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A dismembered 10-year-old girl. A mutilated man with a log-splitter in his stomach. A drug-fueled home invasion that left three people dead.
These grisly, high-profile crimes produced state and national headlines, but they didn't occur in some unknown, far away town. They all happened in Catawba County.
The Catawba County Sheriff's Office responded to six murders in the first three months of 2011, which is double the number of murders and non-negligent manslaughter cases in 2010.
"How do you prevent it when a father shoots his wife and daughter?" asked Sheriff Coy Reid, referring to the Wheeler family double murder-suicide that occurred Feb. 7.
These crimes are happening just miles away from where county residents live, work and raise their families, which prompts many people to ask, "How could that happen here?"
The Strain Theory
It's no secret that the economic downturn affected the way people work, travel and spend their money.
But experts and law enforcement officials agree tough economic times play a role in the amount of crime in a community.
"Any time we have these economic problems, we're going to see more crime," said Shelley Shaffer, a doctoral candidate and criminal justice professor at Catawba Valley Community College. "(Criminals) have to steal, instead of it being an opportunity."
People can't afford to buy food, clothing or other necessities for their families, so they're forced to steal it, Shaffer said. Families can't pay for electricity, so they're forced it get the service fraudulently.
Conover and Claremont recently experienced a string of car break-ins, where thieves opened unlocked car doors and stole items stored inside the vehicles.
Conover Police Chief Steve Brewer said those crimes aren't typical for Conover and don't represent a trend toward increased criminal activity in city limits.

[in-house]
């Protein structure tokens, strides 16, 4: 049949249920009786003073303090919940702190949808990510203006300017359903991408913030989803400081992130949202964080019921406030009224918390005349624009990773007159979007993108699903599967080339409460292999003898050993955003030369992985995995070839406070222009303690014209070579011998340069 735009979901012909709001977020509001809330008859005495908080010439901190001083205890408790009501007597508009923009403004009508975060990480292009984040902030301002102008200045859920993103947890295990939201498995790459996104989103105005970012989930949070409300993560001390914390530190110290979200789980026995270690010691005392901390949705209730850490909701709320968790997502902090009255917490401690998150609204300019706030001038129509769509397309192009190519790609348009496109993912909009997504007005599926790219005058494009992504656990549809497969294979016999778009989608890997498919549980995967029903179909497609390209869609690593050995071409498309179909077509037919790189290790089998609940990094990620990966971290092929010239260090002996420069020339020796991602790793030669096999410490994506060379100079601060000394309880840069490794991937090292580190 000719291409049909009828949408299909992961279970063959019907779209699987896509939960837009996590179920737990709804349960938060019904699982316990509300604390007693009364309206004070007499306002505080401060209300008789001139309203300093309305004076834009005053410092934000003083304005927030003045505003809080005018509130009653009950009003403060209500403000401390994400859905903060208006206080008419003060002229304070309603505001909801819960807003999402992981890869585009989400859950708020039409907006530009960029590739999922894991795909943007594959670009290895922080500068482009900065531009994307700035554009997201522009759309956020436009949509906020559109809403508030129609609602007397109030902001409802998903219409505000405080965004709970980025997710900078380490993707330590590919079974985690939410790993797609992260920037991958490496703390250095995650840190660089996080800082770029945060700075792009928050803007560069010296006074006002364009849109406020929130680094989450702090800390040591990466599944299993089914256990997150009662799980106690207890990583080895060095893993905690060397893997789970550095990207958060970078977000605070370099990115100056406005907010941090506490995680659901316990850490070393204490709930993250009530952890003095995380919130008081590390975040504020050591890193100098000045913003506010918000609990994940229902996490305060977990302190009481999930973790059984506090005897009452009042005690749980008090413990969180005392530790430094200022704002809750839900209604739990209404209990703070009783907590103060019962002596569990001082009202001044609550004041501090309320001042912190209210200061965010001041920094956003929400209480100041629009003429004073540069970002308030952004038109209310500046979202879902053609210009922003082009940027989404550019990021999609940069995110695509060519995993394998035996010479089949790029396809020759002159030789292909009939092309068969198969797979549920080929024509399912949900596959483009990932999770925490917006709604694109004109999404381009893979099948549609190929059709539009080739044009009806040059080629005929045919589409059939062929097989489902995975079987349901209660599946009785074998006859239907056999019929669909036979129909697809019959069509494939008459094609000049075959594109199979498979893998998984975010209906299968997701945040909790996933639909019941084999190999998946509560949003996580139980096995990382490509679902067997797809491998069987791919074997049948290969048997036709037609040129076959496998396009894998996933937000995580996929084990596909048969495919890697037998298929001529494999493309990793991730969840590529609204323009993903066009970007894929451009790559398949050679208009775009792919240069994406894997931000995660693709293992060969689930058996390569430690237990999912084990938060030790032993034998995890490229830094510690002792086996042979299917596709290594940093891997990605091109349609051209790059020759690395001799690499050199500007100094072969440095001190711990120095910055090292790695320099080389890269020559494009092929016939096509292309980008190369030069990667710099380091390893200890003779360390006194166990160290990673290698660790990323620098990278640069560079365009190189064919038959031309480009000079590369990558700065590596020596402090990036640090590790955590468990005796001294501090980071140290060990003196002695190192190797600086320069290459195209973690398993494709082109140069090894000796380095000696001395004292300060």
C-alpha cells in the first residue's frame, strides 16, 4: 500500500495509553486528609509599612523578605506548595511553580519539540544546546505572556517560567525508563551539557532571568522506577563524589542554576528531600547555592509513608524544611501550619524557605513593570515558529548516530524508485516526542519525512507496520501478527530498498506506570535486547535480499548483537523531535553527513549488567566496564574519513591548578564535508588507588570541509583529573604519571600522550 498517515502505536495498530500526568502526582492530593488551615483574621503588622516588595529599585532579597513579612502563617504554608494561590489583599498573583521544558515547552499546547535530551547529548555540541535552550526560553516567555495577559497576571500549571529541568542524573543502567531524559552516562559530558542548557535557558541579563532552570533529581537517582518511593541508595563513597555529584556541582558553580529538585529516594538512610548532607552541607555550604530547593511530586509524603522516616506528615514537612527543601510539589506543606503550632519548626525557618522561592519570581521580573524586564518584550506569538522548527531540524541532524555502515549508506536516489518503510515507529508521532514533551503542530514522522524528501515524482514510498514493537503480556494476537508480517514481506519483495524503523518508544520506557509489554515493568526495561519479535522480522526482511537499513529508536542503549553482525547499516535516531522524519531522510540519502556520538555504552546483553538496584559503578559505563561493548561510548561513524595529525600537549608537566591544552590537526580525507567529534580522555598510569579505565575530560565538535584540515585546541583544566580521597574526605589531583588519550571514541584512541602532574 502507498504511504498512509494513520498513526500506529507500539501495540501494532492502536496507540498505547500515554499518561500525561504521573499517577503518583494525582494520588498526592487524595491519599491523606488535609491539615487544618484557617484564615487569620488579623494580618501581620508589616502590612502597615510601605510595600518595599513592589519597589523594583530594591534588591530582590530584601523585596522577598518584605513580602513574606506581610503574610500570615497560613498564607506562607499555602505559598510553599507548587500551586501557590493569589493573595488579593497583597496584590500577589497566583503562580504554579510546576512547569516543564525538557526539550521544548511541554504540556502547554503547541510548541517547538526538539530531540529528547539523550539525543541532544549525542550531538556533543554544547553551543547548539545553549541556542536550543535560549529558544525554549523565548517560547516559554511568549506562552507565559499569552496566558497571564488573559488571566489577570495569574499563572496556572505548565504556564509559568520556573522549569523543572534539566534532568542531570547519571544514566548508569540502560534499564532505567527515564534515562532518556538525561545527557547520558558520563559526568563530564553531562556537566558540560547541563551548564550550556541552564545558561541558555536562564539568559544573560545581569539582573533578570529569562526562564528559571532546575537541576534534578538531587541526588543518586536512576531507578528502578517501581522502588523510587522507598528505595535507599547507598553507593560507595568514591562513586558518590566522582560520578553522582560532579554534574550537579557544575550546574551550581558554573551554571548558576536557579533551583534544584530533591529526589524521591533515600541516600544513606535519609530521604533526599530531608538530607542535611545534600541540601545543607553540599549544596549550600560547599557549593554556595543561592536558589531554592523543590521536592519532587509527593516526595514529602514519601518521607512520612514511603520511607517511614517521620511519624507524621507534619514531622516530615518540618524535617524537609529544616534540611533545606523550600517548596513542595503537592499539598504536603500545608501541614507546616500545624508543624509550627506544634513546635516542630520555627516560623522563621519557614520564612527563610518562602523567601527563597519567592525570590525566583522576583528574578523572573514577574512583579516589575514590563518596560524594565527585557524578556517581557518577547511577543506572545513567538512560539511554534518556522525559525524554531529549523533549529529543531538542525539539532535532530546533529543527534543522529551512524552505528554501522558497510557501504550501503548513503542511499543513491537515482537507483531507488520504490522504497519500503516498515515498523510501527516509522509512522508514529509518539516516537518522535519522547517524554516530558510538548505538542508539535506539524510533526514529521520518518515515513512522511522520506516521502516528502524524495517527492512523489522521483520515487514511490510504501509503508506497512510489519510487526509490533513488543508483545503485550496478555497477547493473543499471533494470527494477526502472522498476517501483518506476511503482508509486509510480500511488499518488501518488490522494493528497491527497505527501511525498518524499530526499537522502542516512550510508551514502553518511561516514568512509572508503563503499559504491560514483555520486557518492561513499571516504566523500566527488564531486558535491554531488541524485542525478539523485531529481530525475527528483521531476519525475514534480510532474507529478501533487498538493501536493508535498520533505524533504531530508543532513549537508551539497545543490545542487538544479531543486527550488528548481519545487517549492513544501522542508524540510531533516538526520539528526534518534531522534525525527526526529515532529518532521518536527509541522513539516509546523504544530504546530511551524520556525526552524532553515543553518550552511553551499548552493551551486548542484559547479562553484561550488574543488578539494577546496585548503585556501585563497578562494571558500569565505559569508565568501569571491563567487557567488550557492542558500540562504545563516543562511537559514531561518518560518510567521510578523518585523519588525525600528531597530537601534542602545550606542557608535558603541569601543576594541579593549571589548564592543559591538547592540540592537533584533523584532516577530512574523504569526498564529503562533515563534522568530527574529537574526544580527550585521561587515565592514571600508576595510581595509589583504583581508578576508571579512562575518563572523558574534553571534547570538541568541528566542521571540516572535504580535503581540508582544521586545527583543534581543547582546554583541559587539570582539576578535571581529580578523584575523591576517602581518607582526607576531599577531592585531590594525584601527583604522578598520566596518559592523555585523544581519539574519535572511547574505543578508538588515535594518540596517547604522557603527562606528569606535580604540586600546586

"That was a sporadic thing that was going on," he said.
Shaffer said the type of crime and the people who commit those crimes are vary widely, because unemployment or financial problems can affect anyone.
Unemployment didn't decrease in any North Carolina counties for January, according to recent statistics from the state Employment Security Commission. Catawba County's unemployment rate increased from 12.3 percent to 12.6 percent.
Population also increased in Catawba County from 2000 to 2010, which can also affect crime in a region, according to officials.
The 2010 Census showed the county grew to 154,358 people, which means the population increased about 9 percent in 10 years.
"I would expect more of an increase in crime with more people (in the county)," Reid said. "The more people you have, the more opportunities there are to have crime."
The Broken Window Theory
Where there's one broken window, there will be more.
That's the theory some law enforcement officers have when it comes to increasing crime in declining, dilapidated neighborhoods.
"If there's an area that goes unattended, people are going to go into that area to commit crime," Shaffer said. "... They think the area is unattended."
Census 2010 statistics showed Newton's vacant housing units increased 63 percent from 2000 to 2010. About 89 percent of the city's 5,105 housing units are filled, and 590, or about 11 percent, are vacant.
While that doesn't mean all of the city's vacant housing units are in disrepair, it does mean those empty properties could be targets for thieves.
Newton Police Chief Don Brown said the city's crime hasn't really been affected by an increasing unemployment rate. He said although the city experienced a slight increase in property crime, the amount of crime in the city has gradually decreased.
About 34 officers help keep Newton's streets safe, and for Shaffer, that policing is key for a safe environment. Shaffer advised law enforcement officers to step up community policing efforts and crime-reduction programs, where officers take active roles in the area's neighborhoods.
"That's the key to reducing crime," Shaffer said. "If nobody cares about the community, crime is going to get worse."
But Shaffer conceded adding more community policing efforts takes additional time and resources, something that is tight for most law enforcement agencies these days.
"We're seeing (the effects) from so many different variables," she said.